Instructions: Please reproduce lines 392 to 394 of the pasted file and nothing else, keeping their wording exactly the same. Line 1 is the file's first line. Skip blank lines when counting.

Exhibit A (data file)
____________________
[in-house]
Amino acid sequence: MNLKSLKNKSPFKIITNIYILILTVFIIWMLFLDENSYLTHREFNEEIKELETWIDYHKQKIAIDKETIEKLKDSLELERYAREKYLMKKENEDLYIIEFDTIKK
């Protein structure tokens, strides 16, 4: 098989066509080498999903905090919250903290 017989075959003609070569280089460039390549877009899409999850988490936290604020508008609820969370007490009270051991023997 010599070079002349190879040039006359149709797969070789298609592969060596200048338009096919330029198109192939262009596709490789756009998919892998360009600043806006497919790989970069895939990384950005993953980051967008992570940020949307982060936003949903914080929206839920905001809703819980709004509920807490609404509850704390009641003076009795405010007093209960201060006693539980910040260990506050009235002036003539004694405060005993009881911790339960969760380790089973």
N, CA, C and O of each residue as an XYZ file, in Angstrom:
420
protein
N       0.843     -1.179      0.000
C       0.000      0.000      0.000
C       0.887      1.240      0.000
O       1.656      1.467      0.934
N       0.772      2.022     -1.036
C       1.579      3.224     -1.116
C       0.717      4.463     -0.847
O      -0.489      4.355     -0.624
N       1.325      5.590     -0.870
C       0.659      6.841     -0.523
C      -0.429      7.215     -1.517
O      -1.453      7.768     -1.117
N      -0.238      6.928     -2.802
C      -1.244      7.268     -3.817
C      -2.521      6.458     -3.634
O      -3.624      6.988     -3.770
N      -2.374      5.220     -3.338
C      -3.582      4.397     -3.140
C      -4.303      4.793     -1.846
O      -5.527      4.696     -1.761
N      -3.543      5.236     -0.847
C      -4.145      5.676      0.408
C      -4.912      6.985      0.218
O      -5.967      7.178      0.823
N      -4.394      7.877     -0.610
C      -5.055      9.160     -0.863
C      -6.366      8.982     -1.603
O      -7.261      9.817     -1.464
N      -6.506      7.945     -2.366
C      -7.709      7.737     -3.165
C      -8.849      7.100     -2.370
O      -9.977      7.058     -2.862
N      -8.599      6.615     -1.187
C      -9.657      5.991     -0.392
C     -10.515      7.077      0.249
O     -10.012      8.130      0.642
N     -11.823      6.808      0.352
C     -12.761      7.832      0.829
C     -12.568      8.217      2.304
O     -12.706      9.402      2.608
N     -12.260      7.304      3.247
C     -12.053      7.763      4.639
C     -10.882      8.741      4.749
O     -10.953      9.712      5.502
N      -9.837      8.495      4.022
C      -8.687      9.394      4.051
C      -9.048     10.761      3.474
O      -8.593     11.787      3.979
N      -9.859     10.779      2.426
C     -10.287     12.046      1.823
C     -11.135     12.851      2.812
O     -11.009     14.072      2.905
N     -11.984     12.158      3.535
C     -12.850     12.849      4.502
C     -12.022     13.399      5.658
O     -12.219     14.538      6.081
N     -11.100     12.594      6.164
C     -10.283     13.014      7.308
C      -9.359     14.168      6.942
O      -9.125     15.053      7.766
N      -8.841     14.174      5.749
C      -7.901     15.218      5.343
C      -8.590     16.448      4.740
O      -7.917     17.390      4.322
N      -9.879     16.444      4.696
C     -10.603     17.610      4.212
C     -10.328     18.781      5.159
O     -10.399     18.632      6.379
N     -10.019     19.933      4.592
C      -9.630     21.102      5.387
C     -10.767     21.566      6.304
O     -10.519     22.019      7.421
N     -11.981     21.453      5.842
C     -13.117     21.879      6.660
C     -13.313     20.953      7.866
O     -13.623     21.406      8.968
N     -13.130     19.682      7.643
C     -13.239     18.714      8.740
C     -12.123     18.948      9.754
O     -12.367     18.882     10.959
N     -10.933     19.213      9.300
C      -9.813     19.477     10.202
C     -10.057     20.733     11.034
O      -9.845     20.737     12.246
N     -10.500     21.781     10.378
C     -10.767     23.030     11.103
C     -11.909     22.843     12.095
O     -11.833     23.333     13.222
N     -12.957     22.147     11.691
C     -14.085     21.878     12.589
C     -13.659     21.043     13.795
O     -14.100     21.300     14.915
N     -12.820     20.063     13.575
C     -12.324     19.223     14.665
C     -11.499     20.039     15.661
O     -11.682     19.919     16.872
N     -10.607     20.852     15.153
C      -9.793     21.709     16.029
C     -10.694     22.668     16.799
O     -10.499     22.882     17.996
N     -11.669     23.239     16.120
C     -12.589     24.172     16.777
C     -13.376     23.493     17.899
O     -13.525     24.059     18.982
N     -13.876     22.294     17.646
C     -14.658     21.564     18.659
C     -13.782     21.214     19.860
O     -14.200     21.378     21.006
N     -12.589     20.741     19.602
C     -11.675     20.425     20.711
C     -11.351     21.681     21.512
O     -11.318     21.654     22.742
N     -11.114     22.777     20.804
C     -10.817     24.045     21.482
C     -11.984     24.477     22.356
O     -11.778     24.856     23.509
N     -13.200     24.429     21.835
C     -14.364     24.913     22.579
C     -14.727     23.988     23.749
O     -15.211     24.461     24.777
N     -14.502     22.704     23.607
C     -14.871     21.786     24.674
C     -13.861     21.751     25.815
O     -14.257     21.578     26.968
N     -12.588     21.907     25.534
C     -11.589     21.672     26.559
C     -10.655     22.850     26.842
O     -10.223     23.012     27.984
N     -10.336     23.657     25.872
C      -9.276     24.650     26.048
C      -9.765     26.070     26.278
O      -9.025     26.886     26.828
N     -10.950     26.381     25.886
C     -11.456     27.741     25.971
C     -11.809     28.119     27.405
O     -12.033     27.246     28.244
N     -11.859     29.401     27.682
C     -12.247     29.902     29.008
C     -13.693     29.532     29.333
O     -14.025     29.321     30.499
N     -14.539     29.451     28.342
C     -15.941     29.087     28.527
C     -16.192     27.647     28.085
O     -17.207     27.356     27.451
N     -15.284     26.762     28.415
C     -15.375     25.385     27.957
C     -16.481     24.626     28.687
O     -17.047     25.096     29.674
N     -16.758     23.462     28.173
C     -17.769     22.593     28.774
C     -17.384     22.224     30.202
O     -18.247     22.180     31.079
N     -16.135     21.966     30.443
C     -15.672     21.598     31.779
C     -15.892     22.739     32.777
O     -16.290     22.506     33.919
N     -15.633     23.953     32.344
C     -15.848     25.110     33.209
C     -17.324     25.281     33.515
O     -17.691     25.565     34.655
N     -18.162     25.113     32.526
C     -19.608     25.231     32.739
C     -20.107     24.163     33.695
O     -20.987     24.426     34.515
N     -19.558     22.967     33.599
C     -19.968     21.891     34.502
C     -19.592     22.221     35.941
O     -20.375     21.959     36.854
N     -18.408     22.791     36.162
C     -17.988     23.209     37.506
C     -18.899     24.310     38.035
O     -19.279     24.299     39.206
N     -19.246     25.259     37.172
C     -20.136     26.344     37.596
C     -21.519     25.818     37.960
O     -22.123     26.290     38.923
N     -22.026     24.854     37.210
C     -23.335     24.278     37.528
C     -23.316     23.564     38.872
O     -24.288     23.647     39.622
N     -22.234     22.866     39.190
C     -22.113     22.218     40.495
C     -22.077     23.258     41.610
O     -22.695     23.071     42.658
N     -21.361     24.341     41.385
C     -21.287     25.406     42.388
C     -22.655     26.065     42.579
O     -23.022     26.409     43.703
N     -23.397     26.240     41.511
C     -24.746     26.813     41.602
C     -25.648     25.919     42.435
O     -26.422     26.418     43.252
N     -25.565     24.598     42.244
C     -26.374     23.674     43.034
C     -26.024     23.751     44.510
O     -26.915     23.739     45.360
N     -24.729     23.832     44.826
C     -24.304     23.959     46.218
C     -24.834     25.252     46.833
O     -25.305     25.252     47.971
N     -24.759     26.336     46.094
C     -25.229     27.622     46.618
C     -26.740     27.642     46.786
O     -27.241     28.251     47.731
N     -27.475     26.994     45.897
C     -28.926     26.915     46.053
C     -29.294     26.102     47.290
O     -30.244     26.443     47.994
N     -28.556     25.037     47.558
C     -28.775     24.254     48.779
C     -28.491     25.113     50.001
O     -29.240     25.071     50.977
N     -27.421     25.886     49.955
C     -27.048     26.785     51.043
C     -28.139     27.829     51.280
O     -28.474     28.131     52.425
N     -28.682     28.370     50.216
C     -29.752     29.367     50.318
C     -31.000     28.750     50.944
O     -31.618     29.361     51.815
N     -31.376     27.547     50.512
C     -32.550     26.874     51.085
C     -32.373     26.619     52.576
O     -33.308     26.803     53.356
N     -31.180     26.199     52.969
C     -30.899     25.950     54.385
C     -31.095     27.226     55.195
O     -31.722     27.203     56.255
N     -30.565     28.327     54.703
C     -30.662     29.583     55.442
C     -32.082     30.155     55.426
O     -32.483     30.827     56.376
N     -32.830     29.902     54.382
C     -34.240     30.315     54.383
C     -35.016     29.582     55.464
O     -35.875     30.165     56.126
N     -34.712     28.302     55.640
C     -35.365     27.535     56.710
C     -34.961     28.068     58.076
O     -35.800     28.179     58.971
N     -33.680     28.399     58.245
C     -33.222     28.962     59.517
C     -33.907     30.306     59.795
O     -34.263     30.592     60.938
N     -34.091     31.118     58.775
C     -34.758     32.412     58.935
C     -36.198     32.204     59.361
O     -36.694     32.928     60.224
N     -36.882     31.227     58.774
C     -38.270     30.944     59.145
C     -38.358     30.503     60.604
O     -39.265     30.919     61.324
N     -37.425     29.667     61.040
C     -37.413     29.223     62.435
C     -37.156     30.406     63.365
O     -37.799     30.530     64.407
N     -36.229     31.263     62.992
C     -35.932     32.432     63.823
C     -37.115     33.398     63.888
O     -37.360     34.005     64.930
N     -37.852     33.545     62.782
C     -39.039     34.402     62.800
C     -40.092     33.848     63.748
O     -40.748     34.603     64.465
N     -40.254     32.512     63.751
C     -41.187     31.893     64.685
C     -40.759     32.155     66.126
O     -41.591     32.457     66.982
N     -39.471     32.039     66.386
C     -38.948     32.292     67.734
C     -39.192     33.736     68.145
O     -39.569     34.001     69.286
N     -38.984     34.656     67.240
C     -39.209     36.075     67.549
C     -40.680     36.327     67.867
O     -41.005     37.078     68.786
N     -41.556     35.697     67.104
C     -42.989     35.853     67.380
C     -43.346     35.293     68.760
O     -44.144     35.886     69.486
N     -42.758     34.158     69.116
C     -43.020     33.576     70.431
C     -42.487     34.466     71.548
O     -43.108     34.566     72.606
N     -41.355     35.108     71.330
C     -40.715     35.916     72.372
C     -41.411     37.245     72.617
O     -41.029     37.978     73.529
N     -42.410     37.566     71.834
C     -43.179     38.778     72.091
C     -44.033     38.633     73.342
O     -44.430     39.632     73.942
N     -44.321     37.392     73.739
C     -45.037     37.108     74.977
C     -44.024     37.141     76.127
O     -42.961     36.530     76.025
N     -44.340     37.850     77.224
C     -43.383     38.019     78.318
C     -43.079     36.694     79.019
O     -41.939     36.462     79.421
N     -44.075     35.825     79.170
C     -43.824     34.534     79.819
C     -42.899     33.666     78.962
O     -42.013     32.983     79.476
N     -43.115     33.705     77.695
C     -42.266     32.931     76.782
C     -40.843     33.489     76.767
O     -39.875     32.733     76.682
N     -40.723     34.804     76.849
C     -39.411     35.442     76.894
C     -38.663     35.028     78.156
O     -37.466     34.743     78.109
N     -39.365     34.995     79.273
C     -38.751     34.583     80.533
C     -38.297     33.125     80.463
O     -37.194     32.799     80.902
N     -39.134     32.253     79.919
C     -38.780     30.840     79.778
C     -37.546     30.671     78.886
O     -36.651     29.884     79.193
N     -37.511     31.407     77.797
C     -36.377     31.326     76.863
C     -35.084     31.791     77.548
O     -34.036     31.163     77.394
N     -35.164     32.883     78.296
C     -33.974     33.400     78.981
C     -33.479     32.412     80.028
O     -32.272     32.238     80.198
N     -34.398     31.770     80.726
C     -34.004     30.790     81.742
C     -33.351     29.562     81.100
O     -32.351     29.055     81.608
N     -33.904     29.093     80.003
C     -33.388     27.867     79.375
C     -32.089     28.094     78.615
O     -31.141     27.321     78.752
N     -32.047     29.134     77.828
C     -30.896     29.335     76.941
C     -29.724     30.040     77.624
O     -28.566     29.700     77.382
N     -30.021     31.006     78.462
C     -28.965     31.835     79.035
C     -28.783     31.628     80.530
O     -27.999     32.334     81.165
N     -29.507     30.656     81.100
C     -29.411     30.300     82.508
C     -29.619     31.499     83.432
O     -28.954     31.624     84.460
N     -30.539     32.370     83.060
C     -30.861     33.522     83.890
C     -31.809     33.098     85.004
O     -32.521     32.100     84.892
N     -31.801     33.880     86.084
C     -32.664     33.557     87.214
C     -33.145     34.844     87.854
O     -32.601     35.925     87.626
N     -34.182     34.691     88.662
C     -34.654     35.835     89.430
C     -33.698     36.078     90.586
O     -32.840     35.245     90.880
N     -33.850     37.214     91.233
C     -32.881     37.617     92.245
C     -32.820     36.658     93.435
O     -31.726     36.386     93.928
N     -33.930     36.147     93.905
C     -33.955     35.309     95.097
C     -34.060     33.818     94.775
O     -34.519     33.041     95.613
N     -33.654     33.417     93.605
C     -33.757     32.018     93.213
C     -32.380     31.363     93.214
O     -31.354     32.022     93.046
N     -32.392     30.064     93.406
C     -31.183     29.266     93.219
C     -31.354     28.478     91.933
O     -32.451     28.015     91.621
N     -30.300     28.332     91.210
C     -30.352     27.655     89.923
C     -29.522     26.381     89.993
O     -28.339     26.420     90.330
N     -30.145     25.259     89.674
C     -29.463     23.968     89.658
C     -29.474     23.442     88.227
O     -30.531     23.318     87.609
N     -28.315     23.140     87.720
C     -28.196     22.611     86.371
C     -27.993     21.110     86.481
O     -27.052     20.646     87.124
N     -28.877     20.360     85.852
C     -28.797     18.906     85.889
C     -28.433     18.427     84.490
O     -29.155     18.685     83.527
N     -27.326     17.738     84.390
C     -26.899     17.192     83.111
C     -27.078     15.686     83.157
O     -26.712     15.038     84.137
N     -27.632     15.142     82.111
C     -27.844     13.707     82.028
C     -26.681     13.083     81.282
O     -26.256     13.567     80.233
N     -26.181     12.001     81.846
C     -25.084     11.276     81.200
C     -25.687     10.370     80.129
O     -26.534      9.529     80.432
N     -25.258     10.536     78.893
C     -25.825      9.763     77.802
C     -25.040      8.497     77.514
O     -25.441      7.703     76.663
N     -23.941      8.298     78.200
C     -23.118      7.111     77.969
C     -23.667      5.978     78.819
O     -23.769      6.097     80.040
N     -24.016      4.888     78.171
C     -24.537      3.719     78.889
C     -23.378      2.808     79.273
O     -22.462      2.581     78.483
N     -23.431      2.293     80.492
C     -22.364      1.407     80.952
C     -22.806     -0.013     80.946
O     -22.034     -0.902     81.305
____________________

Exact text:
C     -28.196     22.611     86.371
C     -27.993     21.110     86.481
O     -27.052     20.646     87.124